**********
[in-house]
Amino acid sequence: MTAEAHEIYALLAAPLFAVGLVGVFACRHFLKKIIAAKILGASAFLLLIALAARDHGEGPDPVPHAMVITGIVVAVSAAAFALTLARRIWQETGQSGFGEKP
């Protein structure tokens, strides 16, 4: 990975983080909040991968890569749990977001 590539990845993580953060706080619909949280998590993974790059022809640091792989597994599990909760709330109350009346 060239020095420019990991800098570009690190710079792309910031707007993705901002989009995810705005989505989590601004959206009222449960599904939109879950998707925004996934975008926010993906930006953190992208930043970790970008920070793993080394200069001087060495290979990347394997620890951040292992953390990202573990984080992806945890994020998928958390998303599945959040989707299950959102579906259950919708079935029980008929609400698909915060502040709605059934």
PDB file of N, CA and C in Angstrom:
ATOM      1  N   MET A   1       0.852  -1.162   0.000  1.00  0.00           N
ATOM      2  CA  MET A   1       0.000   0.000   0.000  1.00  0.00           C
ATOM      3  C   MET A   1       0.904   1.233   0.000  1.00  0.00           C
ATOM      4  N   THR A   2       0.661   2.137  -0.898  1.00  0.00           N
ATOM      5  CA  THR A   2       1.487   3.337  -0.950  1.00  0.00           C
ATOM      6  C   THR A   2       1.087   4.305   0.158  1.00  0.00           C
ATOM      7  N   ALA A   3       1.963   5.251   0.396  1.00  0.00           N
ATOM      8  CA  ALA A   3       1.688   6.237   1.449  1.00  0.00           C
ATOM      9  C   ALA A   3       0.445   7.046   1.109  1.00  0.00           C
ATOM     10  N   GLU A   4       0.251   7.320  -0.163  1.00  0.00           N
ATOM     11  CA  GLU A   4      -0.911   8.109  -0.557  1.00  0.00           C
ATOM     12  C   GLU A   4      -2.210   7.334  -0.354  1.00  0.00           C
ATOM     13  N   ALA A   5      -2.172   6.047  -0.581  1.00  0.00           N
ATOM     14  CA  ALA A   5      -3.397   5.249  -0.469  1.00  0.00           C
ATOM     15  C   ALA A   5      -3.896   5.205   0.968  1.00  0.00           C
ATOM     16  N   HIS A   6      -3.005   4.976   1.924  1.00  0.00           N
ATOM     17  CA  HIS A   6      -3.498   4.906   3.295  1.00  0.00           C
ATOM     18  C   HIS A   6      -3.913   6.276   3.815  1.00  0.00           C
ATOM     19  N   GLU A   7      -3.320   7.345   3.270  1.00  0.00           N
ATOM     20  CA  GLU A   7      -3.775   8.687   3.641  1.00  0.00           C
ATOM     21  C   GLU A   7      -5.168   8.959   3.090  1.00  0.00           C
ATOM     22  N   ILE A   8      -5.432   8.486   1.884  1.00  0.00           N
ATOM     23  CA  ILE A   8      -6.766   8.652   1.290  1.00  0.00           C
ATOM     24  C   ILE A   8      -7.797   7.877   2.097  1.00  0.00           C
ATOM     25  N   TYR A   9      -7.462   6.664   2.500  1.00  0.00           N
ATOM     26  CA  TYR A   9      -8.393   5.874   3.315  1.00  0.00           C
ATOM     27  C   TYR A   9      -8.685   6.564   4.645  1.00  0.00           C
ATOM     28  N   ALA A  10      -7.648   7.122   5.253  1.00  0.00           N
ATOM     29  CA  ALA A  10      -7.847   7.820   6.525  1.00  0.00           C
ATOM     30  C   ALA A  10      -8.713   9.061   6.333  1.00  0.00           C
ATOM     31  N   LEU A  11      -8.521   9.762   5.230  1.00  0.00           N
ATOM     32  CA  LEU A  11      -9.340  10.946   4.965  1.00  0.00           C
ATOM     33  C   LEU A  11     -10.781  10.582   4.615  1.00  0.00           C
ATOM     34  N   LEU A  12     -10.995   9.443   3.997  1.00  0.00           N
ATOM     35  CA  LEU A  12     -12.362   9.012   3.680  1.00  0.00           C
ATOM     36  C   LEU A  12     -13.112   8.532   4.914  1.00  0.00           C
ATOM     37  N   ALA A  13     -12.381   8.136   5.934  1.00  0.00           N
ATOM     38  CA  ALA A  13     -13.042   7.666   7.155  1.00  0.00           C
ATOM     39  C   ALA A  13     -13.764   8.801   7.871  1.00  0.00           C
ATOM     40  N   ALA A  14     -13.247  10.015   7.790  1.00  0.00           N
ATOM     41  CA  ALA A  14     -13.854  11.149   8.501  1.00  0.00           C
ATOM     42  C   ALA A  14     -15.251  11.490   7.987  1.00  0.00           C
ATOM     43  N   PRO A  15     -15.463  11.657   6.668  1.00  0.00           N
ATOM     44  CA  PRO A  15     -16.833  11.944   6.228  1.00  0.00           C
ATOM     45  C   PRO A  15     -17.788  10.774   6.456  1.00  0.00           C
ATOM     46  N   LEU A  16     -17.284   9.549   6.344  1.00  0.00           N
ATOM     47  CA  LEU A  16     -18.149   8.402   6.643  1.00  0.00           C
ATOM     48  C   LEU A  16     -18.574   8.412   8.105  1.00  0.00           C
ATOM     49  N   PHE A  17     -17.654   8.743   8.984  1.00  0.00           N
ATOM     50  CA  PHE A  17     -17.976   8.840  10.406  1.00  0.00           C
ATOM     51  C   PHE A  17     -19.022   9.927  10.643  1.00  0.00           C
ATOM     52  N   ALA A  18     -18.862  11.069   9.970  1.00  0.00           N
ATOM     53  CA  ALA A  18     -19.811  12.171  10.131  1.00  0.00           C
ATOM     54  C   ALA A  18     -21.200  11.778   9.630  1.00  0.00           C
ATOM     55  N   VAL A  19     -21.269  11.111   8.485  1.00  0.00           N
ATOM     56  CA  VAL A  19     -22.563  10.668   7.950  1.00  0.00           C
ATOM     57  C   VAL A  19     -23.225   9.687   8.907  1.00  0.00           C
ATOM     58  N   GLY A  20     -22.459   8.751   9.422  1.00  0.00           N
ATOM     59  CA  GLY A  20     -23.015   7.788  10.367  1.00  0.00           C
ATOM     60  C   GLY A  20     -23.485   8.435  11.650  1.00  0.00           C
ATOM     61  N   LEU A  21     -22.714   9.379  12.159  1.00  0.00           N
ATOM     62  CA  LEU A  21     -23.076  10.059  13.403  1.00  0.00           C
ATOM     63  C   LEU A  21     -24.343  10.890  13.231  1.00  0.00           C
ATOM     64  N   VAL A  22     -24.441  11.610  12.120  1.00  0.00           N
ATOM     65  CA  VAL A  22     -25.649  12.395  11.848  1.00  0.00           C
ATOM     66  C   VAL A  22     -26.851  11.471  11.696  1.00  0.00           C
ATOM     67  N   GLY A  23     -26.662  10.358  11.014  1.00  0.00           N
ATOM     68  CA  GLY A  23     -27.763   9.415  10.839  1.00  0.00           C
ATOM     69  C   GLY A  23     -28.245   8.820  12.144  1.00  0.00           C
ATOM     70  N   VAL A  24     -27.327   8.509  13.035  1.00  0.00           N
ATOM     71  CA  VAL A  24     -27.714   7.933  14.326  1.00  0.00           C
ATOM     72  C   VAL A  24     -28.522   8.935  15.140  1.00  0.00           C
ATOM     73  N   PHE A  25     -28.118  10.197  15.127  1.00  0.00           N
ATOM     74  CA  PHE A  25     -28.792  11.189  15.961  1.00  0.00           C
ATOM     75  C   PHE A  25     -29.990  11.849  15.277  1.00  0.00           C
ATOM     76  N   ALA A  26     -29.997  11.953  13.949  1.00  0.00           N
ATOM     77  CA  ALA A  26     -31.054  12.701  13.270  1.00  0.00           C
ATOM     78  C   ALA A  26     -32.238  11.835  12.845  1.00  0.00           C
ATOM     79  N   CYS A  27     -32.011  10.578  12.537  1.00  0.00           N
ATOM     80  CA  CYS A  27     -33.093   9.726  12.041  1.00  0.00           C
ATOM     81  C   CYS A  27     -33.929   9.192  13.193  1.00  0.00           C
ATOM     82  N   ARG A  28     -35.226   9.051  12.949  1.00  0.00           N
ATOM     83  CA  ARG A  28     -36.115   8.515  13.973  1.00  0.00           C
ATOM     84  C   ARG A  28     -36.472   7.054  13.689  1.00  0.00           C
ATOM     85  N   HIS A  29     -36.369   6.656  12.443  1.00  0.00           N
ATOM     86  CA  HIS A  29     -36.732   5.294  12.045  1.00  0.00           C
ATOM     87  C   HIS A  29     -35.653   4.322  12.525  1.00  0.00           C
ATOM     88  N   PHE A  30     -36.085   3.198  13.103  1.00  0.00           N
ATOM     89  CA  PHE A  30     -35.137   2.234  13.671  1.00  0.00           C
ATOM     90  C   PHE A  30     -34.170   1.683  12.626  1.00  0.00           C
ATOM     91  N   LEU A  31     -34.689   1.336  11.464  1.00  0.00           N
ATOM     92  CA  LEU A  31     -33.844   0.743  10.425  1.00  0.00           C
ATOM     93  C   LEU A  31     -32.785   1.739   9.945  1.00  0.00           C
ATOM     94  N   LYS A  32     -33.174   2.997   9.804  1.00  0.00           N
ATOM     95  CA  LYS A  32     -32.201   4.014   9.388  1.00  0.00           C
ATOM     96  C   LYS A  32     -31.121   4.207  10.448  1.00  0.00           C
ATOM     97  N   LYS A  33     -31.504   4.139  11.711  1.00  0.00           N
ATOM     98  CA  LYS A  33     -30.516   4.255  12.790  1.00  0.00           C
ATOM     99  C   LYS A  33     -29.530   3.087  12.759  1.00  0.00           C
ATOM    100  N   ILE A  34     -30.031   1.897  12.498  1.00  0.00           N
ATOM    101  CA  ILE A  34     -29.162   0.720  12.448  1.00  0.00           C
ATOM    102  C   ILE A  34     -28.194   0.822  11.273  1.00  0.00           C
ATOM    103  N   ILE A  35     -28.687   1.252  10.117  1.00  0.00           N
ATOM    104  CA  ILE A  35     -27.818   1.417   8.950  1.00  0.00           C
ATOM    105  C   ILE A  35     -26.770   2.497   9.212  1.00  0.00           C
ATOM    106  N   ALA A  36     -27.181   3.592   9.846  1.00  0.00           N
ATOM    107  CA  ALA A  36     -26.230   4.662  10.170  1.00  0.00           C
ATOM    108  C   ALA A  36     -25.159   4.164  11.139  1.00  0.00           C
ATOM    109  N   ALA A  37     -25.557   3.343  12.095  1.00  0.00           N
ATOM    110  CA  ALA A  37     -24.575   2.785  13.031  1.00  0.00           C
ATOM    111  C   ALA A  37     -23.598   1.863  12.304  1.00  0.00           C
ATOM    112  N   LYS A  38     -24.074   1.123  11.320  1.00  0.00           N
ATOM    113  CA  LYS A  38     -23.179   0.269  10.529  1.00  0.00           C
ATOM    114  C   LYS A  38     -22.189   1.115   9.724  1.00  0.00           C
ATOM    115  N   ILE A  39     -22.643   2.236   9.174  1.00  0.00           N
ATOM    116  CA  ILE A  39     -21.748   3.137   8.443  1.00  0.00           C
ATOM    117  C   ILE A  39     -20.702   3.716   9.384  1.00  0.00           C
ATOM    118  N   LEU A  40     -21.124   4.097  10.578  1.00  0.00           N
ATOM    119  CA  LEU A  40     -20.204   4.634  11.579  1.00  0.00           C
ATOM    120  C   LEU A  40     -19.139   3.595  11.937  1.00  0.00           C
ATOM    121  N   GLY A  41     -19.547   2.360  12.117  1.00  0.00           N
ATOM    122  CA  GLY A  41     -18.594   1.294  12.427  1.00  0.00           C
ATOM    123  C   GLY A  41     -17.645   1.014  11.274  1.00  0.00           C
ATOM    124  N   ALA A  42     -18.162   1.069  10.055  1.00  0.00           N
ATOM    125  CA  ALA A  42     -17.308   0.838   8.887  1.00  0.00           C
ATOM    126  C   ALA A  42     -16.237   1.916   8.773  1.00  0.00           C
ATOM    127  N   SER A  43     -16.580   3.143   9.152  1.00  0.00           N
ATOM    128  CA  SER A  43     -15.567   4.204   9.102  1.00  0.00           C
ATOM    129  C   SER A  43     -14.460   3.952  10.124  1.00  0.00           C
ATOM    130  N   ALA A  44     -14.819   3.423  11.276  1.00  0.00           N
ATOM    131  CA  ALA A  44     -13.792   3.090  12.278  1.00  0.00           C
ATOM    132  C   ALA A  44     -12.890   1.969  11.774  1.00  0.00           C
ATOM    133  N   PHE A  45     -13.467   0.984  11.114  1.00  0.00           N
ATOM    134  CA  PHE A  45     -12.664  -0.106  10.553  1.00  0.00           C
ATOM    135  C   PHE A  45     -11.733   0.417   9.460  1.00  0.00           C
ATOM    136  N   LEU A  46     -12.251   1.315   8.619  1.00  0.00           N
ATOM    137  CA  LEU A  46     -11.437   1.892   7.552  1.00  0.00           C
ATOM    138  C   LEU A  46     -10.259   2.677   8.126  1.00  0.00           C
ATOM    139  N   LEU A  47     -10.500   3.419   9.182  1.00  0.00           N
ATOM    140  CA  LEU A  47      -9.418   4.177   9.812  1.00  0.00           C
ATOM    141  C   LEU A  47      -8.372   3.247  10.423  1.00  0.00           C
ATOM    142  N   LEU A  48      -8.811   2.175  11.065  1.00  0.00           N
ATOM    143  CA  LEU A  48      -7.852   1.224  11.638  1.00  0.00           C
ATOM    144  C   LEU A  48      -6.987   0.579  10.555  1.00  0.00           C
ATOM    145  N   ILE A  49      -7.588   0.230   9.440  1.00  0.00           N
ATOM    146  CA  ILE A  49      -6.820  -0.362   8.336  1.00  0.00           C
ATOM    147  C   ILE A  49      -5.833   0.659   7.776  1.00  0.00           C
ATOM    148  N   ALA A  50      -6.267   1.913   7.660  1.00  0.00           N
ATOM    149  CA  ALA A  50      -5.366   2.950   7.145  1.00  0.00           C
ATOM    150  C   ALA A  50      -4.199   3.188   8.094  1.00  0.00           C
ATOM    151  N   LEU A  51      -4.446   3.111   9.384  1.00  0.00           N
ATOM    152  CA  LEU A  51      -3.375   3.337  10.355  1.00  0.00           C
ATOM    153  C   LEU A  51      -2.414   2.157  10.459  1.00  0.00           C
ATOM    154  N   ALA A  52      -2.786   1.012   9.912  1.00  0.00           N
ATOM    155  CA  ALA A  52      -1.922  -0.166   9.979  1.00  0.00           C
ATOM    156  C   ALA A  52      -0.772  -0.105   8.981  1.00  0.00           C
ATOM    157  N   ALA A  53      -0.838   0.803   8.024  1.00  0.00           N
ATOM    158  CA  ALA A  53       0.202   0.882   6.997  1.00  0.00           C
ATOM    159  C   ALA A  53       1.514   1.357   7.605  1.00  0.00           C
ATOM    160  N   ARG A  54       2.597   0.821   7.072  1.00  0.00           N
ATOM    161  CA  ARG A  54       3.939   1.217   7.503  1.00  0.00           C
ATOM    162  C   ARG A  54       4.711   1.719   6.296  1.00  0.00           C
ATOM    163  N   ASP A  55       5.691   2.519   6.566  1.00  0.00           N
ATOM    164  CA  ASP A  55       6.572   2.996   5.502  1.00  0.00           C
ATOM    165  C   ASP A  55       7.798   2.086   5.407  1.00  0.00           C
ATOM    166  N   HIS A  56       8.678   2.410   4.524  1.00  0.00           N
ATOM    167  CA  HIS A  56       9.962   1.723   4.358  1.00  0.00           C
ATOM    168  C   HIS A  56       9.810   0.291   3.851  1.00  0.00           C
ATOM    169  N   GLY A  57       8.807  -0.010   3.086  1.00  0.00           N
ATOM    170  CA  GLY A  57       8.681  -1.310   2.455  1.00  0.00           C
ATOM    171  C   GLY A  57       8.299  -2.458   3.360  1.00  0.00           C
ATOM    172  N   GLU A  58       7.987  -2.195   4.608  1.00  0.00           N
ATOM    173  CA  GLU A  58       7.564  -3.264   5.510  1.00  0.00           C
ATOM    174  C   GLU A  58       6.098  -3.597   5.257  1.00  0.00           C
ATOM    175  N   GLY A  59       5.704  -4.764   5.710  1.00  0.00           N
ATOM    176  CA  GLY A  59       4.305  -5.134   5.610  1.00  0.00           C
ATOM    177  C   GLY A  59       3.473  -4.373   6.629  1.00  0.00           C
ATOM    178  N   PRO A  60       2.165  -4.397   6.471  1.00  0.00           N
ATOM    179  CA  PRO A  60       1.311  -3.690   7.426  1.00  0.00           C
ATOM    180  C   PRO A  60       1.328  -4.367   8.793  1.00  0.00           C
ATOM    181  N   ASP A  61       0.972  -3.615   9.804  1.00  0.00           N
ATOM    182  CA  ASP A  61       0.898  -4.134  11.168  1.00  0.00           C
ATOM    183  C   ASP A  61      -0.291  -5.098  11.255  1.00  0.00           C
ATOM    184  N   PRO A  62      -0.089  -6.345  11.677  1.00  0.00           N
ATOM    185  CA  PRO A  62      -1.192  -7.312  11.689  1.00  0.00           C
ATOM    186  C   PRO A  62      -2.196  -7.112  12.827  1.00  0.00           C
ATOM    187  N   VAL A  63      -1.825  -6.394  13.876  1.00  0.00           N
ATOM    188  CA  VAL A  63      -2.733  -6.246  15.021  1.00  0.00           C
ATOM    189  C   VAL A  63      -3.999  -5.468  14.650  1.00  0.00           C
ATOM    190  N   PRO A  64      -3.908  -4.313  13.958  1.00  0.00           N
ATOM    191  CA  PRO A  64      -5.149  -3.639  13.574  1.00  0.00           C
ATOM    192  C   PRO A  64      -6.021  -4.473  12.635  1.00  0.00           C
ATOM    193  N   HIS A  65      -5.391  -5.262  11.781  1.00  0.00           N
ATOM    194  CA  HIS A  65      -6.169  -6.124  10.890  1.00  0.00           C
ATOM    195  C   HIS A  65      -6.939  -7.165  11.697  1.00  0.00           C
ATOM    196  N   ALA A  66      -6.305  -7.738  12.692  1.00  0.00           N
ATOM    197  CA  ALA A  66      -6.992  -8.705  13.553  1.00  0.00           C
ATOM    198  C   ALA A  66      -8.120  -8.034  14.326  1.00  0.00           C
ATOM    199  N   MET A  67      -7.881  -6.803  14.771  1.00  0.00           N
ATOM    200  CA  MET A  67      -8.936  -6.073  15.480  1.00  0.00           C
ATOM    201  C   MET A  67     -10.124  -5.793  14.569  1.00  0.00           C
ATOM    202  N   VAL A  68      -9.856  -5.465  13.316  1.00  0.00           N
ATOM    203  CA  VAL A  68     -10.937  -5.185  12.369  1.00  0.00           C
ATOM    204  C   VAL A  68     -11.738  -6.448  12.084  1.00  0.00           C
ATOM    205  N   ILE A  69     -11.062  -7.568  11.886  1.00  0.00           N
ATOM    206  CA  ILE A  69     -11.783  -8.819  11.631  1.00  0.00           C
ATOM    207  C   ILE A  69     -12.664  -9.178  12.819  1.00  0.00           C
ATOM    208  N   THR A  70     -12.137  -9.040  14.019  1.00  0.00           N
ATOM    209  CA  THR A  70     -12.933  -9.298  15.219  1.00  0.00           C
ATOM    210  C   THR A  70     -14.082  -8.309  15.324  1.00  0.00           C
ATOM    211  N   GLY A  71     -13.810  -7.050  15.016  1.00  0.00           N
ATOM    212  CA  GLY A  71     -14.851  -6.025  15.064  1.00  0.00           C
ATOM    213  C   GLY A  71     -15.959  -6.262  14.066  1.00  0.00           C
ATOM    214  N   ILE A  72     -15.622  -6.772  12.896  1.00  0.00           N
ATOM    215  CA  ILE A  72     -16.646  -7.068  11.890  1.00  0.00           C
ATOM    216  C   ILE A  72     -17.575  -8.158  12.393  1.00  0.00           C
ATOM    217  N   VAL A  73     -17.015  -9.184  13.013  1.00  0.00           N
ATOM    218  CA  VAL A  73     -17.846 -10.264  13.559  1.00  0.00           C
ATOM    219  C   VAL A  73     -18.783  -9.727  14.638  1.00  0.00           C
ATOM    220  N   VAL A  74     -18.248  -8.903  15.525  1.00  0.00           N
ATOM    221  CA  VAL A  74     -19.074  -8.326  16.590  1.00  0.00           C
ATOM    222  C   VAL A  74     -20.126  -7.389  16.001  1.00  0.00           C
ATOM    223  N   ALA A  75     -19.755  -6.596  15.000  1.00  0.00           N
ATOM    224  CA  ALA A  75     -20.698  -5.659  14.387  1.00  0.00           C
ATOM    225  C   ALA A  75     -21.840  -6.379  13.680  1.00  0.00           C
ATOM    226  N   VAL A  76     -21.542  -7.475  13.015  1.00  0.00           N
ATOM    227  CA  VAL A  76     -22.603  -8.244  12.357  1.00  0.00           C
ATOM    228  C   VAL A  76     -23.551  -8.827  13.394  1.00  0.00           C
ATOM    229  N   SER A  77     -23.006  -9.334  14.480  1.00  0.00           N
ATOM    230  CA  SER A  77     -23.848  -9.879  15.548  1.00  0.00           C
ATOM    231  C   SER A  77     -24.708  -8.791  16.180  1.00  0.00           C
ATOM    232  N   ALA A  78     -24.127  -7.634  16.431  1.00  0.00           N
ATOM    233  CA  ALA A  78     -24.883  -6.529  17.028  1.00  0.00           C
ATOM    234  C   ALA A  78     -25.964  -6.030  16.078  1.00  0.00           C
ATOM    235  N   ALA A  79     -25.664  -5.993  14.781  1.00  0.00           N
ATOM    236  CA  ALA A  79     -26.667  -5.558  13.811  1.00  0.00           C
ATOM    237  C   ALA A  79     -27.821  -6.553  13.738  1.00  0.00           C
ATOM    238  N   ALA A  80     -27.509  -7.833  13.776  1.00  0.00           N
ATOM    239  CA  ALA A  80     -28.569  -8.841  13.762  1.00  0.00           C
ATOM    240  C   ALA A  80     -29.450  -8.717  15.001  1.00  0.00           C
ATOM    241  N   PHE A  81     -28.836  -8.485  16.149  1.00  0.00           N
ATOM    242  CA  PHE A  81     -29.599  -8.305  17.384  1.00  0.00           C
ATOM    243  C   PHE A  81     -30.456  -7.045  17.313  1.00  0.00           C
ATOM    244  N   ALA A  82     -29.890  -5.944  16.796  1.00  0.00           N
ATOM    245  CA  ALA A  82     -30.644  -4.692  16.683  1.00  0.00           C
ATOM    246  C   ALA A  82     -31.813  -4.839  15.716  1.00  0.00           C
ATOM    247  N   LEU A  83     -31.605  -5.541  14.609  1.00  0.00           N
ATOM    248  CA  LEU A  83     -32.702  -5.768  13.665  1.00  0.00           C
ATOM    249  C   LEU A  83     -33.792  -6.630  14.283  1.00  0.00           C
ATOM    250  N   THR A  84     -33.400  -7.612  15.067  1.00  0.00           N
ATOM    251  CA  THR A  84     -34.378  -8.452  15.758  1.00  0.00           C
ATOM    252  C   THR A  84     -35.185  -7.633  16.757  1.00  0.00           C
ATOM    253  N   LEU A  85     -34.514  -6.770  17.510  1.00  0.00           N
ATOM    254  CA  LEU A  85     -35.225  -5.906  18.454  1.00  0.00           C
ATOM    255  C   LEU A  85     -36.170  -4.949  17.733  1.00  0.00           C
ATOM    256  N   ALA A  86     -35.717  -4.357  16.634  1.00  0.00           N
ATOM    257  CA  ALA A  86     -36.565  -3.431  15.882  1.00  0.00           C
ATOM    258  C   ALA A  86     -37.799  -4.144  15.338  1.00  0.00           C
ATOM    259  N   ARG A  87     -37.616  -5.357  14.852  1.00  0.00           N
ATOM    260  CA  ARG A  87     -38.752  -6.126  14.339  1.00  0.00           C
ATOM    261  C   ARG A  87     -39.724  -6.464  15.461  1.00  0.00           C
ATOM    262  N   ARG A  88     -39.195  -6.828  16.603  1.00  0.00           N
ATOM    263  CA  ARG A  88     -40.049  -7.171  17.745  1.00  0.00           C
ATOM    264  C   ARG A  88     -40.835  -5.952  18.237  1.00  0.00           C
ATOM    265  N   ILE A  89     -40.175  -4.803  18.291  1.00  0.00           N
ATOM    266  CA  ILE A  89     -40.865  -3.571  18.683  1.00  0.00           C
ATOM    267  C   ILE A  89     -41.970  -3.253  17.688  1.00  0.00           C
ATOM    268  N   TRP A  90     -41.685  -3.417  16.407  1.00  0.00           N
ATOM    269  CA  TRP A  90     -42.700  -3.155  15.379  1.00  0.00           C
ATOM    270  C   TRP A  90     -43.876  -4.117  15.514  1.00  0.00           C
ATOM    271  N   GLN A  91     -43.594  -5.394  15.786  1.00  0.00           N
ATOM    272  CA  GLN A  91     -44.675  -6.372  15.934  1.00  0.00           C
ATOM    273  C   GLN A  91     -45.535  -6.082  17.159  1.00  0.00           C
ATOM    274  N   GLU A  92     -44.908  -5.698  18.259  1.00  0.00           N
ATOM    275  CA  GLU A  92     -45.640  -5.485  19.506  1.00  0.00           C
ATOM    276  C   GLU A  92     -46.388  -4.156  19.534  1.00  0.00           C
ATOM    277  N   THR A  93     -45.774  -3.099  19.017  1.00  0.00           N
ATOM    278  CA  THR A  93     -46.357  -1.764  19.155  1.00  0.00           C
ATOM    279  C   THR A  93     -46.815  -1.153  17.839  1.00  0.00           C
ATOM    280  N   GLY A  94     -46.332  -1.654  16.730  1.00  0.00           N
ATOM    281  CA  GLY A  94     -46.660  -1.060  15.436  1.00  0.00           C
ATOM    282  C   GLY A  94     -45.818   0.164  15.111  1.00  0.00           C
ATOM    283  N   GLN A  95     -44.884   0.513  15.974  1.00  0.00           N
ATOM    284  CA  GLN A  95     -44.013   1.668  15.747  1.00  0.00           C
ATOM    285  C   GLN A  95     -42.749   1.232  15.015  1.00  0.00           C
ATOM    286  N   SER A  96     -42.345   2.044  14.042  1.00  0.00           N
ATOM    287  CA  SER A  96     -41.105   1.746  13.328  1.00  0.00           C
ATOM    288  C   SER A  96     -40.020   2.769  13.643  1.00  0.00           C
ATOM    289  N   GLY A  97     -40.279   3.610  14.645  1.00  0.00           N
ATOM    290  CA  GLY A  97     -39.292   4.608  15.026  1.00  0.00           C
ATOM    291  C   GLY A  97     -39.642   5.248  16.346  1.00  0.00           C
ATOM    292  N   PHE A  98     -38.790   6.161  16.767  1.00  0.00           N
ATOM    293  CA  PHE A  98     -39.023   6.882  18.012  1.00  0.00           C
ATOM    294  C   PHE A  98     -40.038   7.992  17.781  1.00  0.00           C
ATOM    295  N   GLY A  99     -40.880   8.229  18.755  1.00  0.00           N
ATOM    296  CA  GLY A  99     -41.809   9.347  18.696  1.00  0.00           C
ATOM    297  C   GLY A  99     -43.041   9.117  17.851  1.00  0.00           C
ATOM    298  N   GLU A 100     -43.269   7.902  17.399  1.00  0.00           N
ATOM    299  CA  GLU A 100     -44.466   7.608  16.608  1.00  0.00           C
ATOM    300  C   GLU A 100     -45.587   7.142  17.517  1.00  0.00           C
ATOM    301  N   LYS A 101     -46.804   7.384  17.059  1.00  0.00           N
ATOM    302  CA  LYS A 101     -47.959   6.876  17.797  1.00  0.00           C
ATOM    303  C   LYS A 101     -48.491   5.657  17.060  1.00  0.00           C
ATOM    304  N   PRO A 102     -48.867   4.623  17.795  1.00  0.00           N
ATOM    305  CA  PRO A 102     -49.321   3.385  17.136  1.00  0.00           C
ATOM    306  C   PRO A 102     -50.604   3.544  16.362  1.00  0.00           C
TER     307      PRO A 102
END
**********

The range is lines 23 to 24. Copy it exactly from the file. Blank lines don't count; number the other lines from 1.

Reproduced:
ATOM     19  N   GLU A   7      -3.320   7.345   3.270  1.00  0.00           N
ATOM     20  CA  GLU A   7      -3.775   8.687   3.641  1.00  0.00           C